While Alaskan gulls are often infected with the common bacteria E. coli, it appears that some strains found in the birds have developed a resistance to antibiotics. And we might have something to do with it.
As part of a study published in Infection Ecology and Epidemiology, scientists examined whether antibiotic resistant strains of E. Coli that were discovered in the last few years were more prevalent in populated areas of southcentral Alaska.
“Essentially, we were looking to see if human inputs into the environment might be contributing to the presence of antibiotic resistant E. coli and what that relationship might look like,” said Andy Ramey, a research scientist with the U.S. Geological Survey and the second author in the study.
In past studies, Ramey’s coauthors found antibiotic resistant E. coli in gulls in Barrow, Alaska which is a large community with thousands of people. In this study, the researchers looked at the bacteria in gulls in a more populated area of southcentral Alaska — a popular tourist destination as well as home to a large number of hunters and anglers.
As part of the research, the team collected feces of glaucous winged gulls (Larus glaucescens), herring gulls (Larus argentatus) and hybrids at the Soldotna landfill and along the Kenai River. Next, they flew approximately 175 miles south to Middleton Island — which is a lot smaller and quieter — and collected fecal samples of the island’s glaucous winged gulls for comparison with the Kenai samples.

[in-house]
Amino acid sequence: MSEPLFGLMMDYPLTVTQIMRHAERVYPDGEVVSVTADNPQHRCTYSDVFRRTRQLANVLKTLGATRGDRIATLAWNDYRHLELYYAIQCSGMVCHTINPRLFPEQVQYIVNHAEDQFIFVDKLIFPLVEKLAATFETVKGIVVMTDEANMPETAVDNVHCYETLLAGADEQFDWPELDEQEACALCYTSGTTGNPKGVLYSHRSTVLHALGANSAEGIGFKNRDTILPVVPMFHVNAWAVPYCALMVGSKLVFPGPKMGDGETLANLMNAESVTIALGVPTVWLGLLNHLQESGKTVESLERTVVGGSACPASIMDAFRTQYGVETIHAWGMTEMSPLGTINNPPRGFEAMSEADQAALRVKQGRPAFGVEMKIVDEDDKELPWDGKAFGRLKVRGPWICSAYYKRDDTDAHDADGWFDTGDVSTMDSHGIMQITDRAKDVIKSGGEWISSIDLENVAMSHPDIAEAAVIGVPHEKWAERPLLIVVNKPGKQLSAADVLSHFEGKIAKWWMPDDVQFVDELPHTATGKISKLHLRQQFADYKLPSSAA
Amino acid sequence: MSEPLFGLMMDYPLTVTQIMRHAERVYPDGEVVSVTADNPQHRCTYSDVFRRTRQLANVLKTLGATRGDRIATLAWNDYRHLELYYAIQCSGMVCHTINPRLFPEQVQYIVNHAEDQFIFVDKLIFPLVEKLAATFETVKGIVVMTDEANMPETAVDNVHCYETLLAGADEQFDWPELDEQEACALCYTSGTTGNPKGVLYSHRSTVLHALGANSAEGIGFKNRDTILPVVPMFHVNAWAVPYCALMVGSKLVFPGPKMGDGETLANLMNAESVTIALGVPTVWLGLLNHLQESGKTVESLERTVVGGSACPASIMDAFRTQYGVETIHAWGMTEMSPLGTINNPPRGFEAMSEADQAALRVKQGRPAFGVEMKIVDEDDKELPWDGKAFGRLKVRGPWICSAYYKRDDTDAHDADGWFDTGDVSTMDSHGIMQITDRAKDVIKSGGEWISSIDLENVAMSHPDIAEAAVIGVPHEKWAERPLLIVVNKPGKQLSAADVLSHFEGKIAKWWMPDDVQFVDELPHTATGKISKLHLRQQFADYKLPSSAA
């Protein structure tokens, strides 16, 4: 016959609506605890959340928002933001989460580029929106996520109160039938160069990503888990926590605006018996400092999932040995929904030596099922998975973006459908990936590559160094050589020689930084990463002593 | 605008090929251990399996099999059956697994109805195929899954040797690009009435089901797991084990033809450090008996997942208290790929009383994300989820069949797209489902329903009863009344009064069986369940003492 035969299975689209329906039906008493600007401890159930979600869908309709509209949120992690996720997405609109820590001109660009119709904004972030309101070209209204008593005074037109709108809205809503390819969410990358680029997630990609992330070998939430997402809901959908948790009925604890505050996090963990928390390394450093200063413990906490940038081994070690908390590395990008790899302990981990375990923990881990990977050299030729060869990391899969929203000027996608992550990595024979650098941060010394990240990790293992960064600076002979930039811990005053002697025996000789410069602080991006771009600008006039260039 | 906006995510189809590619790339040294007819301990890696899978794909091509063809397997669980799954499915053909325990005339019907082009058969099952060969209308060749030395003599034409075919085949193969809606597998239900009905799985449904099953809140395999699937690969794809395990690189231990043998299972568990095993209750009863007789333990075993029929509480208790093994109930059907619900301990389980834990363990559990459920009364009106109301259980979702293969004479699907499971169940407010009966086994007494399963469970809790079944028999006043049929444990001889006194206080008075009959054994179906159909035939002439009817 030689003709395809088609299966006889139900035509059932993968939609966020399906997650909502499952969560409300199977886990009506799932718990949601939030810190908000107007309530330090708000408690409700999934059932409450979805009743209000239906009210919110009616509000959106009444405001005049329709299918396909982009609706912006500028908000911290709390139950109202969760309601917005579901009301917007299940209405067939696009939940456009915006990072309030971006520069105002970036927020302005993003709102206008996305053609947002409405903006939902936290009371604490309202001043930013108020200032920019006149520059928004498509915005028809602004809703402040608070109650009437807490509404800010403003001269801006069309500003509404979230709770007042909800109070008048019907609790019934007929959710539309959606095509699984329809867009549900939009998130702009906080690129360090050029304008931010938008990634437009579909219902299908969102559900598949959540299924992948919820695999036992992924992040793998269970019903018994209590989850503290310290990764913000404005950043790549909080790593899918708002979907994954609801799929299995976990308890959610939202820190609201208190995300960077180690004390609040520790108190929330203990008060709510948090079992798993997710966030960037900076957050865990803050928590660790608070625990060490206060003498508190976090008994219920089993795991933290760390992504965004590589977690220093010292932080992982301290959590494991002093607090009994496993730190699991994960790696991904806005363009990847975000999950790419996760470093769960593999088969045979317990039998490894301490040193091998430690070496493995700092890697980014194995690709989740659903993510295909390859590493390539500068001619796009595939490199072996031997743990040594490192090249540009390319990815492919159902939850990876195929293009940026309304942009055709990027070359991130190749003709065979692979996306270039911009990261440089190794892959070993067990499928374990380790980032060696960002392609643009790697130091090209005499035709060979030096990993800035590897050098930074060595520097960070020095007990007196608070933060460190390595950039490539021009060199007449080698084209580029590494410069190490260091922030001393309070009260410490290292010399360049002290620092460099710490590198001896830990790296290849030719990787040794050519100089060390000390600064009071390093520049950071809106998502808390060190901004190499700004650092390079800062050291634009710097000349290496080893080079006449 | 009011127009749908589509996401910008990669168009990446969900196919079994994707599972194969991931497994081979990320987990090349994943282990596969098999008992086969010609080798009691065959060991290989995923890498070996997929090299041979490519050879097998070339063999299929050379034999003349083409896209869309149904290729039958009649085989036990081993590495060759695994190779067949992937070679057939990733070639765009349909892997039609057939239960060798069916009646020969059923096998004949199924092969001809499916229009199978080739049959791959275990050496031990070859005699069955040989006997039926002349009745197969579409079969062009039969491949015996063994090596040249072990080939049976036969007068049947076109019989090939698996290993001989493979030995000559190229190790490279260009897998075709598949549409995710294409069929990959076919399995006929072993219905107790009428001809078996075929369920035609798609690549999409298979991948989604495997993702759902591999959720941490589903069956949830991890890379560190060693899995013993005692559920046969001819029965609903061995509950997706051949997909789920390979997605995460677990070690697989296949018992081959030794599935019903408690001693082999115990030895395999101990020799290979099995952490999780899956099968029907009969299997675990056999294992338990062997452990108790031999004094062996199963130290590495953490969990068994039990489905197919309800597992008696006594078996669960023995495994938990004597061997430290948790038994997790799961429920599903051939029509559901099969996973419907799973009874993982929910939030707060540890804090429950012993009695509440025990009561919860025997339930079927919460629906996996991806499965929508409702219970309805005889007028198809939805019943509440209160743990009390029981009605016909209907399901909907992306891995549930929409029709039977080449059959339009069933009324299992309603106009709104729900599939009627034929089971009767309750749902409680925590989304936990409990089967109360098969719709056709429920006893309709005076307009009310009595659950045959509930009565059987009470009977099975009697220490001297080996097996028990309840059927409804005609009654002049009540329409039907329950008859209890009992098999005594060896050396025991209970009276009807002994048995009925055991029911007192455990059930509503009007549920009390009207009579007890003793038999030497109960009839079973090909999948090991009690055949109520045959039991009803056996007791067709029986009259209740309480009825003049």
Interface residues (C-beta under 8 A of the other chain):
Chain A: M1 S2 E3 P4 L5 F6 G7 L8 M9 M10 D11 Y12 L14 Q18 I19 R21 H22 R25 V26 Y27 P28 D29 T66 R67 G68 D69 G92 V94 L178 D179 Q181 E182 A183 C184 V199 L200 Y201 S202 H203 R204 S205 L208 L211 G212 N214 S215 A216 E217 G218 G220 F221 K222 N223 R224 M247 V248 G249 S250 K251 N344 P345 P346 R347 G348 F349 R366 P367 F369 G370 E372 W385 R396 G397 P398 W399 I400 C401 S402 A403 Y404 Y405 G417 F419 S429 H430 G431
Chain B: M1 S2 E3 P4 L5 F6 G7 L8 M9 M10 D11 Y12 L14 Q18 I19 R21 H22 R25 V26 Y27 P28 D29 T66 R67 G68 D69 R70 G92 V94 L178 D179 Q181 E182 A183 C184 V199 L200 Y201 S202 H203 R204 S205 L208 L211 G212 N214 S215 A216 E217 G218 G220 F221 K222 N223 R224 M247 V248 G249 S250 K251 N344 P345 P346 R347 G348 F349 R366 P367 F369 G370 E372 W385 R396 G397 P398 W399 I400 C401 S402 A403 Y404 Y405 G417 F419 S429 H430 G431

To test the fecal samples for antibiotic resistant bacteria, Ramey and his colleagues cultured E. coli and placed them in a petri dish alongside the antibiotic. E. coli that had developed a resistance to the antibiotic grew close to it over the next several days, forming a halo around the dish; bacteria that were susceptible to antibiotics didn’t show this change. The researchers found that 55 percent of the samples on the Kenai River were antibiotic resistant whereas only 8 percent on Middleton Island showed a similar resistance.
While the bacteria don’t seem to negatively impact infected gulls, Ramey says this study offers insight into how anthropogenic factors could affect our wildlife and environment. For example, disposing antibiotics improperly can cause them to get into the water, resulting in this resistance. Further, the antibiotic resistant bacteria could potentially spread to other wildlife or infect fish and subsequently enter people’s diets.
Ramey and his colleagues are continuing to study the antibiotic resistant E. coli in gulls. Last summer, they tracked gulls with satellite transmitters around Alaska to determine where the gulls might be dispersing and how antibiotic resistant bacteria might be distributed across the landscape. But for now, Ramey suggest a few things that can help lessen the impact of antibiotic resistant bacteria in the environment.
Ramey says there are already some policy changes underway such as reducing the use of antibiotics in livestock production. “Responsible use of antibiotics and disposal is important,” he said. “Perhaps there should be consideration in regards to how waste, water and landfills are managed to minimize their interaction between wildlife and the environment and water sources and where antibiotics are present in the environment.”
|Dana Kobilinsky is associate editor at The Wildlife Society. Contact her at firstname.lastname@example.org with any questions or comments about her article. You can follow her on Twitter at @DanaKobi.|